# ...
# 0	5	spokesman ec government tax told european today companies president plan added made commission time statement chairman state national union
# 1	5	oil prices price production gas coffee crude market brazil international energy opec world petroleum bpd barrels producers day industry
# 2	5	trade japan japanese foreign economic officials united countries states official dollar agreement major told world yen bill house international
# 3	5	bank market rate stg rates exchange banks money interest dollar central week today fed term foreign dealers currency trading
# 4	5	tonnes wheat sugar mln export department grain corn agriculture week program year usda china soviet exports south sources crop
# 5	5	april march corp record cts dividend stock pay prior div board industries split qtly sets cash general share announced
# 6	5	pct billion year february january rose rise december fell growth compared earlier increase quarter current months month figures deficit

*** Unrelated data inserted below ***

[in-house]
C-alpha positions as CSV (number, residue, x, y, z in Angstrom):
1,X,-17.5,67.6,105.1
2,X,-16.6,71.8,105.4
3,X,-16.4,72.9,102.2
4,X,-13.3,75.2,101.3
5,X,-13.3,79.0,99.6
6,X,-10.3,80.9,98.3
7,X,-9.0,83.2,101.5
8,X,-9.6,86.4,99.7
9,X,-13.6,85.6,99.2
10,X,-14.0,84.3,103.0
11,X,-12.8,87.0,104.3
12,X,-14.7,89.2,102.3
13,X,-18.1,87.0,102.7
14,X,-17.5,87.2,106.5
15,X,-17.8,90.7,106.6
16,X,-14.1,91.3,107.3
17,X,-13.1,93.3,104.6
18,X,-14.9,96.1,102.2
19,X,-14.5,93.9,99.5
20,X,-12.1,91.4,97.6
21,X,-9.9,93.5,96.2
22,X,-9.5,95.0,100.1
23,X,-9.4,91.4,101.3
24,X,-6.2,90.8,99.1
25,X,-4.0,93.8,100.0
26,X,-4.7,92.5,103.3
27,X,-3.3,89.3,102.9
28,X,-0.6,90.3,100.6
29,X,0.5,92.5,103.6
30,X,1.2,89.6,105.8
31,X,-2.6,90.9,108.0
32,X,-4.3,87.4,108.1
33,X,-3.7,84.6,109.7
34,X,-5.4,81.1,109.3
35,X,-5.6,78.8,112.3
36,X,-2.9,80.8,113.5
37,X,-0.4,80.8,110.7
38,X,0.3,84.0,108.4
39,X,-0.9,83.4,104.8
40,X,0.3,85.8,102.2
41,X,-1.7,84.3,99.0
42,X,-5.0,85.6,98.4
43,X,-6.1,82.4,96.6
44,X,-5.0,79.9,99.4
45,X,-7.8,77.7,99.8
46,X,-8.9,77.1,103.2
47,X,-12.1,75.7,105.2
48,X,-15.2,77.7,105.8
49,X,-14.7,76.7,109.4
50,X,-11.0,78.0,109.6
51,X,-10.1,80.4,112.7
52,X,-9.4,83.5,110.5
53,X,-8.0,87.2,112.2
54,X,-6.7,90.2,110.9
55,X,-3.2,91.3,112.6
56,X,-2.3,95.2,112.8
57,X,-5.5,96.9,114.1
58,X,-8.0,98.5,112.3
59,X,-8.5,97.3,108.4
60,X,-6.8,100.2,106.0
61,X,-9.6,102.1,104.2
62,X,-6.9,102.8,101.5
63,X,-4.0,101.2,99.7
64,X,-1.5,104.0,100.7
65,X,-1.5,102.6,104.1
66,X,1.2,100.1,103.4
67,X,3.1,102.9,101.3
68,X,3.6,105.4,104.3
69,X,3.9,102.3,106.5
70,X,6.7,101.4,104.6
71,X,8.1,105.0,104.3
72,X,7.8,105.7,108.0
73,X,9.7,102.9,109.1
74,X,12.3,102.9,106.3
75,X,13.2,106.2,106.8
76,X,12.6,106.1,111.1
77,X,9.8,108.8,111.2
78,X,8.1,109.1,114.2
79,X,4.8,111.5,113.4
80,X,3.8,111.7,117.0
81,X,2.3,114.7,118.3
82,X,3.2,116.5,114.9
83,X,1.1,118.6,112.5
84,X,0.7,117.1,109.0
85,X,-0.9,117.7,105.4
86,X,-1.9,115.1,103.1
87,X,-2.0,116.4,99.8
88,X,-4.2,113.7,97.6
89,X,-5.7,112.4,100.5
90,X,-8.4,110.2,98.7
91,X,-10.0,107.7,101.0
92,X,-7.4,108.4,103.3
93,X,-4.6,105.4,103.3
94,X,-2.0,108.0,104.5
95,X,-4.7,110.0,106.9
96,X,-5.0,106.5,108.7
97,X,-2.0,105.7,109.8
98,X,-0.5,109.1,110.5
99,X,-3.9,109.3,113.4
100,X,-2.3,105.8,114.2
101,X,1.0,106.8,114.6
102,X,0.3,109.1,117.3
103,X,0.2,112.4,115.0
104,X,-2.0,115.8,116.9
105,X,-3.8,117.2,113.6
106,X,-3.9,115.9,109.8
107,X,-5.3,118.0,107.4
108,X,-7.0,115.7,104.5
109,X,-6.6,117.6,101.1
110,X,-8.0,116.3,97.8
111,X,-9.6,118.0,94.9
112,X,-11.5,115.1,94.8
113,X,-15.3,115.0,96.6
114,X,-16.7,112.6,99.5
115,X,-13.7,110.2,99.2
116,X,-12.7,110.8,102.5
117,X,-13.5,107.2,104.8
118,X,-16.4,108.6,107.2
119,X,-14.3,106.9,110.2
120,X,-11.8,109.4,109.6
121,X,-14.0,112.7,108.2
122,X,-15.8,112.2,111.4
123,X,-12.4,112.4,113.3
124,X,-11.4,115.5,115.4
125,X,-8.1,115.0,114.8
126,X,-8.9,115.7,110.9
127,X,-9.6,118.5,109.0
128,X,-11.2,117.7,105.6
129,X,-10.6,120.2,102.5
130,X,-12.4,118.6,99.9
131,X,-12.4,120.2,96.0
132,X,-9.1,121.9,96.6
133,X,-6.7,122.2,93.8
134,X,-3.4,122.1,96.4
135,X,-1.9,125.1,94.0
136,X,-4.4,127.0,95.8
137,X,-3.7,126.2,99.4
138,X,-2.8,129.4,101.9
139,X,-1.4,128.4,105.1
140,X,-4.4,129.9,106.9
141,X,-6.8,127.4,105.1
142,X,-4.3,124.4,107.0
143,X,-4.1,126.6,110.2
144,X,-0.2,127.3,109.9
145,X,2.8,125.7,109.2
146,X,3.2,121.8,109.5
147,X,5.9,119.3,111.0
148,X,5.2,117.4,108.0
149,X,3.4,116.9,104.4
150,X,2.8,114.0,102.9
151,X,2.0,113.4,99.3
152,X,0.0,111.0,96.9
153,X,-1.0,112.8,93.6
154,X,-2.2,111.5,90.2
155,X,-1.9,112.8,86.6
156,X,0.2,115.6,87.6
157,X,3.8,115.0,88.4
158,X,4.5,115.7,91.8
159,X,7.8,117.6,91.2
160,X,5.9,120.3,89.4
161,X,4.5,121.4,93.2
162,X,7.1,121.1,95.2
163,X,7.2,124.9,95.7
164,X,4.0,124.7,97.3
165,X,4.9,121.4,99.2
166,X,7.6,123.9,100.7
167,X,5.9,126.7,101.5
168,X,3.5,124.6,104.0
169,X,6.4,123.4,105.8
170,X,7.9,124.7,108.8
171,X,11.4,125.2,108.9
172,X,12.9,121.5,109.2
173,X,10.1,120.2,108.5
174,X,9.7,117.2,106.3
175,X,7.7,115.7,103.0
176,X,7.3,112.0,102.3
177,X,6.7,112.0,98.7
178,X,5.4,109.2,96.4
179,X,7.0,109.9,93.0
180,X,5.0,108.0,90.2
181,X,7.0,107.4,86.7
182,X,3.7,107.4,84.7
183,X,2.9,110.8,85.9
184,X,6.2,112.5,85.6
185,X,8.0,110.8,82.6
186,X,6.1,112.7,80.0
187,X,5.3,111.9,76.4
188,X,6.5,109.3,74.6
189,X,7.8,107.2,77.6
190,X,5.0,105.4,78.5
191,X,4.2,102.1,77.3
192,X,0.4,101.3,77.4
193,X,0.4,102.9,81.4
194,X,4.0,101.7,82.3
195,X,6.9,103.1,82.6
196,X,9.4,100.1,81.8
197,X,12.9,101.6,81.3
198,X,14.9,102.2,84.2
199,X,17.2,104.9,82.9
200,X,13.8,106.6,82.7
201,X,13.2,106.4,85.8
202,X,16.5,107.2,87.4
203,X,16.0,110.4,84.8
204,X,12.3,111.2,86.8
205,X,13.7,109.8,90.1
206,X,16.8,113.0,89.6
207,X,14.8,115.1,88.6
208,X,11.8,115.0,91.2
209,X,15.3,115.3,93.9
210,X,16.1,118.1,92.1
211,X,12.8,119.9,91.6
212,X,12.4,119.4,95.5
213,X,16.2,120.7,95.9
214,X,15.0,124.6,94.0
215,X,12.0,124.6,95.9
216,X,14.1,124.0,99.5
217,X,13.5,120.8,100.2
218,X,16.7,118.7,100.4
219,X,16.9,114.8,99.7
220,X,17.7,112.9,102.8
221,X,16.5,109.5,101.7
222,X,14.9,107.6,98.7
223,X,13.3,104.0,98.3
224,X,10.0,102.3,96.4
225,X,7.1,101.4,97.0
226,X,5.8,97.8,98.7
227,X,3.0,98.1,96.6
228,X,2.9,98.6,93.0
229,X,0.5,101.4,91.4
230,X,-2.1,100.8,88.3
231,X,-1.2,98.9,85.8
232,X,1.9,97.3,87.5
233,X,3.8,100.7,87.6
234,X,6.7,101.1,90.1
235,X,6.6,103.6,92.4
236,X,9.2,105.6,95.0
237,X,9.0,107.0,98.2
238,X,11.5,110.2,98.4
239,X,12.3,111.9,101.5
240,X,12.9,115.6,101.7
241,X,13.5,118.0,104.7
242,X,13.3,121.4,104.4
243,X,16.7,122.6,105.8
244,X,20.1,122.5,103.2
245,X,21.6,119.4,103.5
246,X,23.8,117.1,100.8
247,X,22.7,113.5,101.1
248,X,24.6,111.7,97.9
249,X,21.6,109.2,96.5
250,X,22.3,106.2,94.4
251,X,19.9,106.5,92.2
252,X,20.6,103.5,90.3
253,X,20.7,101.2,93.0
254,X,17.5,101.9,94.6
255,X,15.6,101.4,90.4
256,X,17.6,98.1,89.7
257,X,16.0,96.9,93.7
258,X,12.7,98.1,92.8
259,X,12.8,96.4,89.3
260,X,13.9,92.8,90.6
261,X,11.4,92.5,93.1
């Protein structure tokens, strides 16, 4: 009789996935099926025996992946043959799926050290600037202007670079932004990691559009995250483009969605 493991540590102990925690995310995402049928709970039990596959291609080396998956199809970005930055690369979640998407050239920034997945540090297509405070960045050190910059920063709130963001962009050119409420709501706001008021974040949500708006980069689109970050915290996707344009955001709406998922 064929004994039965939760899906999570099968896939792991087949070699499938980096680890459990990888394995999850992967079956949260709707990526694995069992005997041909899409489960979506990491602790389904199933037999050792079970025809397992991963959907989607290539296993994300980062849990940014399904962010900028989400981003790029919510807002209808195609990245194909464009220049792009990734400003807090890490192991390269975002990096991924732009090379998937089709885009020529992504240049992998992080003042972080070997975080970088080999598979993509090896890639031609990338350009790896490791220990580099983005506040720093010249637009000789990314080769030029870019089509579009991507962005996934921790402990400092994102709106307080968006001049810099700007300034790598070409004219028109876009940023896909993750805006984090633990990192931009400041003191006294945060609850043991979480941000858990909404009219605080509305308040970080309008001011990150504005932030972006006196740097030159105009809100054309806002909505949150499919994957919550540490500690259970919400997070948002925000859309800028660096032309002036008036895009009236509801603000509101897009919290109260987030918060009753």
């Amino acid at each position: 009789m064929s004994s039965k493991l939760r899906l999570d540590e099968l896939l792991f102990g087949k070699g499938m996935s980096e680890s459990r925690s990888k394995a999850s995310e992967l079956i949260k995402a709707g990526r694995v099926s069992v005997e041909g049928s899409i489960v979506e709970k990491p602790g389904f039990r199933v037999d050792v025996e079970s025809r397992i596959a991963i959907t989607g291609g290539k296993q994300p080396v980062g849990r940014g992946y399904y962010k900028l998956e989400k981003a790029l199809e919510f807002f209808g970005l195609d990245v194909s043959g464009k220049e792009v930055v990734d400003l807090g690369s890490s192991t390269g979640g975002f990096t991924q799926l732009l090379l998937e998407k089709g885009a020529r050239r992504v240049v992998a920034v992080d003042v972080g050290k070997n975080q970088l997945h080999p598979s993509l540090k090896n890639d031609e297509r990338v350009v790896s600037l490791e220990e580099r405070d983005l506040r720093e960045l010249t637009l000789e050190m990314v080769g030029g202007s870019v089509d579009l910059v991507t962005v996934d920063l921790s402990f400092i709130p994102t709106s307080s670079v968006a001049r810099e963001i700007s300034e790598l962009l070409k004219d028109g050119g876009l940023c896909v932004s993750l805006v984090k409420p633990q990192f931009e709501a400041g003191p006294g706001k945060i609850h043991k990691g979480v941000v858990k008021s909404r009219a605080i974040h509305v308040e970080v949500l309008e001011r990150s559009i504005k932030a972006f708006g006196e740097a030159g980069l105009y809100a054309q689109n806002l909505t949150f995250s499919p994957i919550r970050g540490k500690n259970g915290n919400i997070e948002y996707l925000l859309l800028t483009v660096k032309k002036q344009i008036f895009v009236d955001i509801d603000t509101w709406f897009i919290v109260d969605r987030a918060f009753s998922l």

# 7	5	dlrs company mln year earnings sale quarter unit share gold sales expects reported results business canadian canada dlr operating
# 8	5	shares company group offer corp share stock stake acquisition pct common buy merger investment tender management bid outstanding purchase
# 9	5	mln cts net loss dlrs shr profit qtr year revs note oper sales avg shrs includes gain share tax
# 
# <1000> LL/token: -7.5002
# 
# Total time: 34 seconds

# now use the trained model to infer topics on a new document
doc = "Don't sell coffee, wheat nor sugar; trade gold, oil and gas instead."
bow = corpus.dictionary.doc2bow(utils.simple_preprocess(doc))
print model[bow]  # print list of (topic id, topic weight) pairs
# [[(0, 0.0903954802259887),
#   (1, 0.13559322033898305),
#   (2, 0.11299435028248588),
#   (3, 0.0847457627118644),
#   (4, 0.11864406779661017),
#   (5, 0.0847457627118644),
#   (6, 0.0847457627118644),